The puck skates in on parted-snow ice.
It's the season’s last game, an encore
to stomach winter’s sliver, to shrug off
the townsfolk stares.
The moonlit night is advanced in years
My father's speech was slurred most of my childhood — but it's a rite
of passage for many Maritime Canadians
'cause I heard from a friend of a friend that linguists say our accent
Slim, slight. Sinew and bird bones.
Cords of her hands like spruce roots.
Came from Ship Cove to Crow Gulch
with little more than the child inside her,
landed in a small shack flanked by
My Black heroes don’t drop names like Fendi Gucchi Prada
My Black sheroes rock afros like Angela Davis and Assata
But my sheroes are more than a trend and they’re bigger than a hairstyle
I lost my talk
The talk you took away.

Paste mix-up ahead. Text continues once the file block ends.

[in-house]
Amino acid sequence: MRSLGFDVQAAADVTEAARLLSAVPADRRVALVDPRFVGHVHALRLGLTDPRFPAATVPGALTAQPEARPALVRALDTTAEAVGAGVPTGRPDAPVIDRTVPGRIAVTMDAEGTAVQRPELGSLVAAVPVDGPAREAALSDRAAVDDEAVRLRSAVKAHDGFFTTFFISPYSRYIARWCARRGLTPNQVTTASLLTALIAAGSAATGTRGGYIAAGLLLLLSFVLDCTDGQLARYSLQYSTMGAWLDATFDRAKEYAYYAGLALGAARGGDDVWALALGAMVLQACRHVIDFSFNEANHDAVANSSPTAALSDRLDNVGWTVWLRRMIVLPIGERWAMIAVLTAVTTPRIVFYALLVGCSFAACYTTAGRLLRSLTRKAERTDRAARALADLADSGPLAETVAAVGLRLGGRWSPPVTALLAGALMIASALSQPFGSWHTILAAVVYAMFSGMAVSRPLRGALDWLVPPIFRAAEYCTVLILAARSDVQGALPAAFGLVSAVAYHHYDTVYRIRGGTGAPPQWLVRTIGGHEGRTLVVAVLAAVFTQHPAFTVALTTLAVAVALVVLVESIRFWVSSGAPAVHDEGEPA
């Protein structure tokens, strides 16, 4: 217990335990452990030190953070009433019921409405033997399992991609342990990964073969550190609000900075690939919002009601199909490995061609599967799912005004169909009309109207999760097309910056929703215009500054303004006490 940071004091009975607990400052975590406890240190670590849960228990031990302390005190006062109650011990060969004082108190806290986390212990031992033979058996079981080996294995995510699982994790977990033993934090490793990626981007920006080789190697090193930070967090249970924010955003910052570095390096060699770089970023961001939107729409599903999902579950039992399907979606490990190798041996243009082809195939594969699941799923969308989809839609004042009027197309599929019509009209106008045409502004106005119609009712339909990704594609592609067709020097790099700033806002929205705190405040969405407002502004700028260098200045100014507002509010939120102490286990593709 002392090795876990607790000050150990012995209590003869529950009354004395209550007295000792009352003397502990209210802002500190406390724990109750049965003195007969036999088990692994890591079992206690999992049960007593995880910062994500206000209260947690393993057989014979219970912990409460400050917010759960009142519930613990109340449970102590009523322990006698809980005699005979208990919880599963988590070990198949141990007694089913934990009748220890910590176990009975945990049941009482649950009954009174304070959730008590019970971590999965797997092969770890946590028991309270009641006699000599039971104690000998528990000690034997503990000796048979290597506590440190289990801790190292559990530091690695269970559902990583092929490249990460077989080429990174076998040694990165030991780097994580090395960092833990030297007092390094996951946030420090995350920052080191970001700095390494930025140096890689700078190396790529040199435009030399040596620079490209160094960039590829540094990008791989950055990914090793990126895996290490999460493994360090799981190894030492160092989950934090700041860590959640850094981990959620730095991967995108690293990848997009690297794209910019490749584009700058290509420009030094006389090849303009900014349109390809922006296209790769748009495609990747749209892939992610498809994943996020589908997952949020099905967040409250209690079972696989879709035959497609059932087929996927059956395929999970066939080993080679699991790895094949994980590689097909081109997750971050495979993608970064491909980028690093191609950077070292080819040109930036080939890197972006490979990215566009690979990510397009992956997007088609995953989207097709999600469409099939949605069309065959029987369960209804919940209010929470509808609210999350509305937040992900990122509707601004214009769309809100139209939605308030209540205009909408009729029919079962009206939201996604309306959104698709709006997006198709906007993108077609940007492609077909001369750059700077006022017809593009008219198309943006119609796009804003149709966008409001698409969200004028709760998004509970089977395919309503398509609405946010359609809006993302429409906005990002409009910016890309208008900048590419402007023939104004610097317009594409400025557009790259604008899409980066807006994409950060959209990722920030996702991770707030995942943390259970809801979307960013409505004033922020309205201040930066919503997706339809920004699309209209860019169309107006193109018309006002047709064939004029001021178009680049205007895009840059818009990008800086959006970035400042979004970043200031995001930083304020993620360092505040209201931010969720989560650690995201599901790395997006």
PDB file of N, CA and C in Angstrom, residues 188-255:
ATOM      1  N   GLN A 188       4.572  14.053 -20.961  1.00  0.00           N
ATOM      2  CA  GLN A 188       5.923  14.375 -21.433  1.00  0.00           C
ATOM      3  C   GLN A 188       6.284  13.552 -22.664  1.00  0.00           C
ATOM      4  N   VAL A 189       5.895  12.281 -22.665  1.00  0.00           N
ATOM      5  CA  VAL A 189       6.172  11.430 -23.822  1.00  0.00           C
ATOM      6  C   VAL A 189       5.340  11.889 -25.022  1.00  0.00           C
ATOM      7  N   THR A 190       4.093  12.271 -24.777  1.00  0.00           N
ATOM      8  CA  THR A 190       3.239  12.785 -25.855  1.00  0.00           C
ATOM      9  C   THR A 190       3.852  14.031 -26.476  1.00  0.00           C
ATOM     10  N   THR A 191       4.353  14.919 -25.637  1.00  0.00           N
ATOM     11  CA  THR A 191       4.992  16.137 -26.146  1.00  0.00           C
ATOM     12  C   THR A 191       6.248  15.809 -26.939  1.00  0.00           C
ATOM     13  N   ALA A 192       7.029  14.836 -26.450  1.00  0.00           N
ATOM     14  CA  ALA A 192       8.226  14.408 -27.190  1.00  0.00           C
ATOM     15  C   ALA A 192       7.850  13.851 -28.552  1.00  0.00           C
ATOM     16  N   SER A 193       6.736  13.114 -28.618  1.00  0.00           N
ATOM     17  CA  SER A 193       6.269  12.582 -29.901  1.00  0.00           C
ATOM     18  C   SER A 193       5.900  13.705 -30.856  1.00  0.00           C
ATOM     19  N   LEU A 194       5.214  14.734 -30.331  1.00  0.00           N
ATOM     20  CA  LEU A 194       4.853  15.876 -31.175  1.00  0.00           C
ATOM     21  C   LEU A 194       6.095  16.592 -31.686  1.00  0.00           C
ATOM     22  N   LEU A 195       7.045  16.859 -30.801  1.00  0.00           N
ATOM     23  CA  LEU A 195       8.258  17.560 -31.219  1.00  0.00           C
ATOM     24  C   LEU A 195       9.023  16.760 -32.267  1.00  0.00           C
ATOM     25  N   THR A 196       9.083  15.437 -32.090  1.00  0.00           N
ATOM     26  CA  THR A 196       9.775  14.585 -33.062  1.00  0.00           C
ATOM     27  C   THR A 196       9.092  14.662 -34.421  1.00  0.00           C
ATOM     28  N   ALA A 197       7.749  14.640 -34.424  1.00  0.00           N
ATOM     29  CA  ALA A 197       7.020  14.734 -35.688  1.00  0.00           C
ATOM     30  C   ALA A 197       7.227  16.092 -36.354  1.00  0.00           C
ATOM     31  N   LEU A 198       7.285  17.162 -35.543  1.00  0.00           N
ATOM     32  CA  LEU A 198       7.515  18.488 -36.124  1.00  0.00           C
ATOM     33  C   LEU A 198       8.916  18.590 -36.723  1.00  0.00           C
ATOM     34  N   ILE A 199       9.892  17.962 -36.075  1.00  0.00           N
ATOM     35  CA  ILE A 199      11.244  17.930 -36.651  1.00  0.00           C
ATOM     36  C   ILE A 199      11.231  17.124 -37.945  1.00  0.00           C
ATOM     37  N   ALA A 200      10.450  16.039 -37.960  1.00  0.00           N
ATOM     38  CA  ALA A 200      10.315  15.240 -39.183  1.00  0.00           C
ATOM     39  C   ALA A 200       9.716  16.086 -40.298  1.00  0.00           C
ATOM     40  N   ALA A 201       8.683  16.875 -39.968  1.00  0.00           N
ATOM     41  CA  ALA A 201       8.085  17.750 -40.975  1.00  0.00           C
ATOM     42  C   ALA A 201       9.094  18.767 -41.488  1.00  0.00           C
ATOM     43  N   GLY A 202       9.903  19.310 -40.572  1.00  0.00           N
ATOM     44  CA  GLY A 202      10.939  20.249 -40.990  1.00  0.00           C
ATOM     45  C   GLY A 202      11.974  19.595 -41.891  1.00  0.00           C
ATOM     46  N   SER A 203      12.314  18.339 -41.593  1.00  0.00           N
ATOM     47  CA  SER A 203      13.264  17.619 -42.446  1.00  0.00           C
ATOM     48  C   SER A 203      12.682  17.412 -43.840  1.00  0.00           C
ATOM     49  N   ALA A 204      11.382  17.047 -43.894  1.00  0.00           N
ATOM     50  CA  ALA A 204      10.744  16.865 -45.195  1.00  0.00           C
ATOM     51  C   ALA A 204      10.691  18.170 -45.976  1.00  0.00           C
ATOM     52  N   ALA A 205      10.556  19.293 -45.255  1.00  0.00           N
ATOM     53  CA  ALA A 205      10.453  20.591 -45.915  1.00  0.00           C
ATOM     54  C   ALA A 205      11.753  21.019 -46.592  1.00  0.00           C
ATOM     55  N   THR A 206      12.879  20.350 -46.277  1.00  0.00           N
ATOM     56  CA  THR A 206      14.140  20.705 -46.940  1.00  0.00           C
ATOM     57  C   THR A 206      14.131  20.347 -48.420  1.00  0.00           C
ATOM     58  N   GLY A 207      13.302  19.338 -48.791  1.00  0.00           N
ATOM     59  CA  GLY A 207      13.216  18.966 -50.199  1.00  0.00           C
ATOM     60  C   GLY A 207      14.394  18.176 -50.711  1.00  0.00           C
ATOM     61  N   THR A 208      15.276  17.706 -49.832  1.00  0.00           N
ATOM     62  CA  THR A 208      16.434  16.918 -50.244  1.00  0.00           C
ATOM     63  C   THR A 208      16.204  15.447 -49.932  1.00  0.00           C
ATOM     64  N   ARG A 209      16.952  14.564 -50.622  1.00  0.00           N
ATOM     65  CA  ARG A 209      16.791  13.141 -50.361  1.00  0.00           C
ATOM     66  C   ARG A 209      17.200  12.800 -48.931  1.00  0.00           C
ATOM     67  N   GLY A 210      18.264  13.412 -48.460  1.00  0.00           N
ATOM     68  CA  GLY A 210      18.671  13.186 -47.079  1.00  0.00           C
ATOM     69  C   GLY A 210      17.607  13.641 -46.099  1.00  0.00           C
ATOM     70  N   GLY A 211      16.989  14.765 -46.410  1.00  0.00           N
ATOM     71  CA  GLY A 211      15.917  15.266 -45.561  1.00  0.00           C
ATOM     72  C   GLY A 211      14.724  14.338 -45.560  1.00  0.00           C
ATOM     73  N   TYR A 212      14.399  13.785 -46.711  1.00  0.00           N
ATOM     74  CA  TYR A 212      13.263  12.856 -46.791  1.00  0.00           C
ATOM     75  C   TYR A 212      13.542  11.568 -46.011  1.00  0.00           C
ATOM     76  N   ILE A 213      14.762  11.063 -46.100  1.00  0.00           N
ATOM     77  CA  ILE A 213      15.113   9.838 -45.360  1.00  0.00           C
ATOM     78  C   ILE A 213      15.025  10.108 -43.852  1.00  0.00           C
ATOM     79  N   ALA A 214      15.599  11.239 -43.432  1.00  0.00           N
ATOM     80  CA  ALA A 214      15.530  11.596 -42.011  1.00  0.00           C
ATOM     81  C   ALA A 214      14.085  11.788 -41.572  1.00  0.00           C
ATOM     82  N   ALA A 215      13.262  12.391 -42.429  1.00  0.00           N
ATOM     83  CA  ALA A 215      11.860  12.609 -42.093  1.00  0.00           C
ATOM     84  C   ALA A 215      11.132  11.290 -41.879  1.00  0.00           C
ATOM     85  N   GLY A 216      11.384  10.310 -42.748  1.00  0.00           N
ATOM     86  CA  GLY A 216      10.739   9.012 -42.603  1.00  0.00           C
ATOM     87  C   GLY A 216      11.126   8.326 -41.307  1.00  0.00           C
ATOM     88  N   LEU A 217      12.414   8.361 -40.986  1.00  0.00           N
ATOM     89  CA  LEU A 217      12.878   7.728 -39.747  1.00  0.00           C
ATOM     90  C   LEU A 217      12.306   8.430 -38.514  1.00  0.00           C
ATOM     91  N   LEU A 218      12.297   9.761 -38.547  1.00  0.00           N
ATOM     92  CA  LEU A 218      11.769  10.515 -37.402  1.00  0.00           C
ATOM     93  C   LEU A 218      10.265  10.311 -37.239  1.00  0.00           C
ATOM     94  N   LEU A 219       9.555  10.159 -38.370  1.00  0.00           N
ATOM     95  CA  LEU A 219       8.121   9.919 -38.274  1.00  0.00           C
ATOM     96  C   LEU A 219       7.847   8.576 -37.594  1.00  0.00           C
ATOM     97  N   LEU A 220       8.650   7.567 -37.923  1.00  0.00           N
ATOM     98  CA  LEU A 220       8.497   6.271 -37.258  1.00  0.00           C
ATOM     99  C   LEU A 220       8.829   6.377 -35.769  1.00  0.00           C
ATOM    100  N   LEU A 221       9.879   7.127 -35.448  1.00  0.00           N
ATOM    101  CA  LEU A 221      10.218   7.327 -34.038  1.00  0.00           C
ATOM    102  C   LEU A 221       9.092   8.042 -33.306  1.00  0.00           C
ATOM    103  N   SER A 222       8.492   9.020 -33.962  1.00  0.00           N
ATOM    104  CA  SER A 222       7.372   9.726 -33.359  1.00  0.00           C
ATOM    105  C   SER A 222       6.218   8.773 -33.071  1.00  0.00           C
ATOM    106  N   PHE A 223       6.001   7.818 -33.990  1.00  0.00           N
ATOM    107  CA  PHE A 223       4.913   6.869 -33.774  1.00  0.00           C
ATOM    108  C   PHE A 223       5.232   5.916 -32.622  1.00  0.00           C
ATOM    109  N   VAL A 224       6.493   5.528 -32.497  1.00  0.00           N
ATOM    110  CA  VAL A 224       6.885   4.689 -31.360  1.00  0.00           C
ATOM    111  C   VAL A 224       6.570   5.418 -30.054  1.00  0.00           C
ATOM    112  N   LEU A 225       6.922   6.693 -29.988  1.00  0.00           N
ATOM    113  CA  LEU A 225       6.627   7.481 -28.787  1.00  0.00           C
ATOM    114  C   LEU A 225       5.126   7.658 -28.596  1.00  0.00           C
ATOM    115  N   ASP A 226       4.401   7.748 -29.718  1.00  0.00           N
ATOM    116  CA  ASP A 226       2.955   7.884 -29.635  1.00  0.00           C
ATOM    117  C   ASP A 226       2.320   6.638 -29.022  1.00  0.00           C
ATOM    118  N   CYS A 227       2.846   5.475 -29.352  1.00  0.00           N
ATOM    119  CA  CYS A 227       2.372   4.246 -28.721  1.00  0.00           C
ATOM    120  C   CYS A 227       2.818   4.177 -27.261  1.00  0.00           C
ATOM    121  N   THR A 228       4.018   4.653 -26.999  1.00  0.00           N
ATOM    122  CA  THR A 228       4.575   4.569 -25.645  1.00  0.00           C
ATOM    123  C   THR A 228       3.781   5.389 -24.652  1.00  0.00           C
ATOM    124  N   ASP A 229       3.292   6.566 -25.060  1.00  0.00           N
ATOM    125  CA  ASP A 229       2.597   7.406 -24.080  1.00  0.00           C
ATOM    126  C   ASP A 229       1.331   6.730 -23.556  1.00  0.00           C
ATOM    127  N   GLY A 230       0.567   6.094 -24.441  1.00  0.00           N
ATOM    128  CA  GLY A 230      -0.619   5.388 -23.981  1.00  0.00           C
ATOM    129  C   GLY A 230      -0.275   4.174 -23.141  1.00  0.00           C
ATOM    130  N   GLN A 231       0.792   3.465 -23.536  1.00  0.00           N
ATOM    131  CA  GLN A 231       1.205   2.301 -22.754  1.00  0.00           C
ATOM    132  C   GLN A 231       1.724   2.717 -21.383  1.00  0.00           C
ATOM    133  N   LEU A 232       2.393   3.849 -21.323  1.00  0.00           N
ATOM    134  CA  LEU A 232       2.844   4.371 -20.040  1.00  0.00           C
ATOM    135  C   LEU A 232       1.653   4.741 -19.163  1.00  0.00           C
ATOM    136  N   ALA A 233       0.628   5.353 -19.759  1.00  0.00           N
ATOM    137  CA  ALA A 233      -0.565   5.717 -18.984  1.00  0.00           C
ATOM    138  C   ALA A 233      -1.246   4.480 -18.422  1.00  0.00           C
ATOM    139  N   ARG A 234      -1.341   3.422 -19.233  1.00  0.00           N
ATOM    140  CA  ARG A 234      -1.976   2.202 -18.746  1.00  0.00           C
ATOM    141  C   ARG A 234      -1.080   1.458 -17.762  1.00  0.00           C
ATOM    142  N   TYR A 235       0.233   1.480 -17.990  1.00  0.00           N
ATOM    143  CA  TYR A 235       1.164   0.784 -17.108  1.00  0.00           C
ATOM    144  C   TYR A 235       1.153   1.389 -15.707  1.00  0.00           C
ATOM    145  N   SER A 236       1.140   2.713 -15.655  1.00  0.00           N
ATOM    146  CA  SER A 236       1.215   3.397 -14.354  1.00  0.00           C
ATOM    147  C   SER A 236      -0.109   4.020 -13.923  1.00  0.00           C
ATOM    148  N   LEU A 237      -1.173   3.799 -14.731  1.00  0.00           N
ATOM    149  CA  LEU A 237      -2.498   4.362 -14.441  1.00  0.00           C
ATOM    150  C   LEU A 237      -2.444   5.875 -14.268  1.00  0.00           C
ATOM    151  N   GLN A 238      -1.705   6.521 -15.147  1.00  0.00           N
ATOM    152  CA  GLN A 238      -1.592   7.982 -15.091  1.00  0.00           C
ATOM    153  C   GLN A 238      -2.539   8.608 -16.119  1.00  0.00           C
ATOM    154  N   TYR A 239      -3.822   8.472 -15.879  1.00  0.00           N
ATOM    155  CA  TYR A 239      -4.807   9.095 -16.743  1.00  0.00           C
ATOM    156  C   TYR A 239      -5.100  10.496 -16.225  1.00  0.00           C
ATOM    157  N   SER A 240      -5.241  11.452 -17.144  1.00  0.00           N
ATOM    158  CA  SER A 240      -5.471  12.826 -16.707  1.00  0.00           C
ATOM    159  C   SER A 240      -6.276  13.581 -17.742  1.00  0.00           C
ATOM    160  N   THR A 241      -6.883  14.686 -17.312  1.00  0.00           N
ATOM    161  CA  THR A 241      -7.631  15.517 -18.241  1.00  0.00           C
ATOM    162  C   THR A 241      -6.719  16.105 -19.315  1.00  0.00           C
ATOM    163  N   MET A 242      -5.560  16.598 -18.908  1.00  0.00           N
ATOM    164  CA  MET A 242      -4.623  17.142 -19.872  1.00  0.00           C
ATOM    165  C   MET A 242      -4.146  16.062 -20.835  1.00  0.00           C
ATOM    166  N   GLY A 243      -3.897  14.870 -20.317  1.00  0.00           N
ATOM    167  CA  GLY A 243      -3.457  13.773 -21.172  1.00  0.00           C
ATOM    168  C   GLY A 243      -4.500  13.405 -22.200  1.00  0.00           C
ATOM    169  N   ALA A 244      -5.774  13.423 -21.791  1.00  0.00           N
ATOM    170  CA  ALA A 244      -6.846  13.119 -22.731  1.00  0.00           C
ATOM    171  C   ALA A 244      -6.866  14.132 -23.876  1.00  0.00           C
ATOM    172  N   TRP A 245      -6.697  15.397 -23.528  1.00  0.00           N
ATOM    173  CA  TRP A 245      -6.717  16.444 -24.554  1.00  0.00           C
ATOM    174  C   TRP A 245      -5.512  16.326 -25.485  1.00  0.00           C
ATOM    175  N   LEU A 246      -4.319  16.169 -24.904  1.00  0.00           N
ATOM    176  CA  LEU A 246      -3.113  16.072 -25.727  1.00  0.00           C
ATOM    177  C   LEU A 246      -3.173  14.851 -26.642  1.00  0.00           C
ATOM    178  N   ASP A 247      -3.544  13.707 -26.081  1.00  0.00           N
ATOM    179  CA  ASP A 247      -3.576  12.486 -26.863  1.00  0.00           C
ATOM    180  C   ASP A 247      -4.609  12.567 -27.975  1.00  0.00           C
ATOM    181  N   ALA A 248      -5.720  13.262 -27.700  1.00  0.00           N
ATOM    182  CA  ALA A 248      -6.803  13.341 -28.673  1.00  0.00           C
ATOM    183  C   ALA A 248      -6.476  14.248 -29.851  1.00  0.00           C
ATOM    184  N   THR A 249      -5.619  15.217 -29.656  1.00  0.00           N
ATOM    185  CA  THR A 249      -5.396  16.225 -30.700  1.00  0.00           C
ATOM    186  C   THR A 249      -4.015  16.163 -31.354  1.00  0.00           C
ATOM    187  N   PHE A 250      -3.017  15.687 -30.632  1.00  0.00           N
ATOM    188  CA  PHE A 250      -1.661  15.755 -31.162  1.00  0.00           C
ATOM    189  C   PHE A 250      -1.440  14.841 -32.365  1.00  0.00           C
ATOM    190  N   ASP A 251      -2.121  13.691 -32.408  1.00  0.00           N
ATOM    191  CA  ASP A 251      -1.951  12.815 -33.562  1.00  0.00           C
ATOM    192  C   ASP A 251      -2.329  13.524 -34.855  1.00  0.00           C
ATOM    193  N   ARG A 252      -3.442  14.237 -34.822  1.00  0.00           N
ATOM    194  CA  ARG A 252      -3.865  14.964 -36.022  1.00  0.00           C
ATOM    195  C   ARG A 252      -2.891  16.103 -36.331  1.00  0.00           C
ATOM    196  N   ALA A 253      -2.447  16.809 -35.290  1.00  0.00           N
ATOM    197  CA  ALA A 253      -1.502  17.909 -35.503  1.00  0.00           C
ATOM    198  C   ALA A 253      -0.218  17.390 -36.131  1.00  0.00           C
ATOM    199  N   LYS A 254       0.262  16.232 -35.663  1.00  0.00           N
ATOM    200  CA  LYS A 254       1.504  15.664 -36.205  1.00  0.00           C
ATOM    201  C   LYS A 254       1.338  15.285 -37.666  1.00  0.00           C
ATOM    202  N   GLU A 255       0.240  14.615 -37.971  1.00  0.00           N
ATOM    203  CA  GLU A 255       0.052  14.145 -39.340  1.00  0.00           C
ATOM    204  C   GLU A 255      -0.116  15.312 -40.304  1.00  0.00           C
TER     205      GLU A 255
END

When I was a little girl
At Shubenacadie school.
You snatched it away:
I speak like you
I think like you
I create like you
You’d have to pay us
Could you pay us enough
To live for a stretch
Let’s say the fix was in. Let’s say history,
Being human and thus short on ideas,
Made change from an old bag of tricks. Say this
The books sit on the shelf, a row of coma patients
in a ward, a series of selves no longer able to learn
and trapped at the point of injury: the last page.
If this brain’s over-tempered
consider that the fire was want
and the hammers were fists.
Your father worked Drumheller while you ate and slept at home.
He travelled the badlands, squatted below rocks, read books